The judge also ordered Aviv to serve 15 days in jail and to undergo anger management classes and counseling. He also had to submit an apology letter to Prugh. "I want to express my sincere apology for acting irrationally towards your house and the safety of your children," Aviv wrote. "I understand my actions could have caused harm but at that time I was not really thinking about it."
Regular readers know that I tend to be a supporter of shaming sentences as an alternative to prison terms in appropriate cases. And this case seem like just the kind of matter in which a little public shaming, as opposed to an extended jail term, seems to have a reasonable chance of being an effective deterrent and a less cost to Ohio taxpayers.
April 13, 2014 at 01:45 PM | Permalink
TrackBack URL for this entry:
Listed below are links to weblogs that reference Another notable (and astute?) local shaming sentence for elderly bully:
This is not a punishment once ladies start asking him for dates, from around the world.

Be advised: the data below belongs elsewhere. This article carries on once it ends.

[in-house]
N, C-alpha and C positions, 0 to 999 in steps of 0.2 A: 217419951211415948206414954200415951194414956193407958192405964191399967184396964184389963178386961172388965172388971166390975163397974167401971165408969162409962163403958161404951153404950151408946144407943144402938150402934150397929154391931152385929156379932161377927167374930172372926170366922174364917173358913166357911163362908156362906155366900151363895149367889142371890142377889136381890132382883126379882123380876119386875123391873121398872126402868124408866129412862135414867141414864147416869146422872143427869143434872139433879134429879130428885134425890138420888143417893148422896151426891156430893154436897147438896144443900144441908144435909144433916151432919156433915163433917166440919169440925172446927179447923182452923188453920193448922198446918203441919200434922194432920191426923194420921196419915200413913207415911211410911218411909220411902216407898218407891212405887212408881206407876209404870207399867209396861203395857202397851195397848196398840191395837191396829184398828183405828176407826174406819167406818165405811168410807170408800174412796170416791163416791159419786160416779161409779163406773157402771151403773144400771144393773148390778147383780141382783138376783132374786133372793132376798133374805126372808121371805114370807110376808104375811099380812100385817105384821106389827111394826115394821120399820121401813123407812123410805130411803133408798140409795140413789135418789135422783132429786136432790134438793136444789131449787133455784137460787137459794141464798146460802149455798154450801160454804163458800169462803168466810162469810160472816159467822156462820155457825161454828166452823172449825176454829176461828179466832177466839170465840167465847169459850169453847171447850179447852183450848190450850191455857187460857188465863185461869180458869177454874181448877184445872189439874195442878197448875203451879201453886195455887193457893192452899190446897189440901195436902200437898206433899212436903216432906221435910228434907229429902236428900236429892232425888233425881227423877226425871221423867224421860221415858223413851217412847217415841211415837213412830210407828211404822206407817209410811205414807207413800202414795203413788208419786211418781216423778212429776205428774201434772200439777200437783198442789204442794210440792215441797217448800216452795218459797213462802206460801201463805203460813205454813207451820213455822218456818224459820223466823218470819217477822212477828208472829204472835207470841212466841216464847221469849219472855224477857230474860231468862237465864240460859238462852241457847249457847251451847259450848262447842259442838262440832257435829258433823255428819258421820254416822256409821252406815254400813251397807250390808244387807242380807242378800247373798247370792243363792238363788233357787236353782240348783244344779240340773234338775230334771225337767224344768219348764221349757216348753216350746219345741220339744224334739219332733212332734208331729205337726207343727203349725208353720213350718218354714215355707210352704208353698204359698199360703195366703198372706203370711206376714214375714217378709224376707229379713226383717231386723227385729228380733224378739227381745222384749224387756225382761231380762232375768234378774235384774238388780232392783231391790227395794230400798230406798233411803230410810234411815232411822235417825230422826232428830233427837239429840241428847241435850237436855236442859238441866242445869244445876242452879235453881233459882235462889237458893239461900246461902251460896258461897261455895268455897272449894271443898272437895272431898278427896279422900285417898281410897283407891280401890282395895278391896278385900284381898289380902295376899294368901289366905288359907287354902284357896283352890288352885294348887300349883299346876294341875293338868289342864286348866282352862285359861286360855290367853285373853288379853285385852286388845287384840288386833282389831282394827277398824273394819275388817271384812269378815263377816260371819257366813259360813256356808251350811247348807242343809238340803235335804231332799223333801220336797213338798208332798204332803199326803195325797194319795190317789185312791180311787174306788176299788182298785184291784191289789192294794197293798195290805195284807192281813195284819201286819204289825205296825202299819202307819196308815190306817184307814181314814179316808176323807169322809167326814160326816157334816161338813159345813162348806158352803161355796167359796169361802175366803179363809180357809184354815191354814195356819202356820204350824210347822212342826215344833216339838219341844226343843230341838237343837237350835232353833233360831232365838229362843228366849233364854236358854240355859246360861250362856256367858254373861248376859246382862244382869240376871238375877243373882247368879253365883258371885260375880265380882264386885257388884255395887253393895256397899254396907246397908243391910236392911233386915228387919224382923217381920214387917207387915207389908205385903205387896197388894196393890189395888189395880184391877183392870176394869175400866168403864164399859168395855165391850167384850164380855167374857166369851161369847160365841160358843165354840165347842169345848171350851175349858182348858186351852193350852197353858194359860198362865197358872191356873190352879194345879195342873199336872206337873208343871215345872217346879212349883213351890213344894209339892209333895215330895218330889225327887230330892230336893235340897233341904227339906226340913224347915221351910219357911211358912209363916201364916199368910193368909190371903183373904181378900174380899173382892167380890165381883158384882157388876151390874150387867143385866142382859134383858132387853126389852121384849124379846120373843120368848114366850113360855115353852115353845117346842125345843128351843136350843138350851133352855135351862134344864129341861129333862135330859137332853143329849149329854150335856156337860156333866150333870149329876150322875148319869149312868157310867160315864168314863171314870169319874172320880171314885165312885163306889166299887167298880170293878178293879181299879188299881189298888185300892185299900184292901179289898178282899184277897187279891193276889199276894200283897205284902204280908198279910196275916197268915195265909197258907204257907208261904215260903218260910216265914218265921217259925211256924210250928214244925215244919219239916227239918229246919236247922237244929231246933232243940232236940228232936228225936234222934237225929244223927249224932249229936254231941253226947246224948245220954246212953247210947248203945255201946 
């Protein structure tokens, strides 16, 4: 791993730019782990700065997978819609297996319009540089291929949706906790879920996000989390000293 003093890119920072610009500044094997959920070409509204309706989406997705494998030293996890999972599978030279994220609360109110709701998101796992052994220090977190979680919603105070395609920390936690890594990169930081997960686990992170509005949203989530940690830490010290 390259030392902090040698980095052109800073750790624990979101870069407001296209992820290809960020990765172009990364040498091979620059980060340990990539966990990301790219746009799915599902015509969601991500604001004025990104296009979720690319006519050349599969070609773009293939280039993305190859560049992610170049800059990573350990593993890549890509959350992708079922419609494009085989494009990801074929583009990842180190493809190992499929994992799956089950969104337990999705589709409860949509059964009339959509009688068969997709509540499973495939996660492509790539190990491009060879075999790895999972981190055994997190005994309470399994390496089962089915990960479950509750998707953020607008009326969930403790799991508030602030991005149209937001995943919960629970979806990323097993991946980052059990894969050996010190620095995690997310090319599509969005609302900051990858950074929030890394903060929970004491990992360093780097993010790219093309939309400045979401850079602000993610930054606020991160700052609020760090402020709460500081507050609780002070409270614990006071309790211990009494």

By the notoriety and publication of his deeds of bullying, contagion will insure many others imitate him. I learned several retaliatory tricks here. I could not have thought of these on my own.
Aviv should sue the hoarder of disabled people next door for diminution of property value. Who on earth would want to move next to her nightmare house? Then report every one of her real infractions to the zoning board, until she is driven out of the area. For example, is she running an unauthorized nursing facility in her home? I would depose her and demand she account for every penny received in disability payments.
Illustrates the anti-male, feminist extreme bias of the current judicial system.
Posted by: Supremacy Claus | Apr 13, 2014 2:40:35 PM
lucky guy. If that had been my child I'd have shown him a real bully. When I used his head for a baseball.
always have to remember you might be the biggest and baddest shit on the block. But there is always someone out there who can take your ass apart.
Posted by: rodsmith | Apr 13, 2014 5:09:05 PM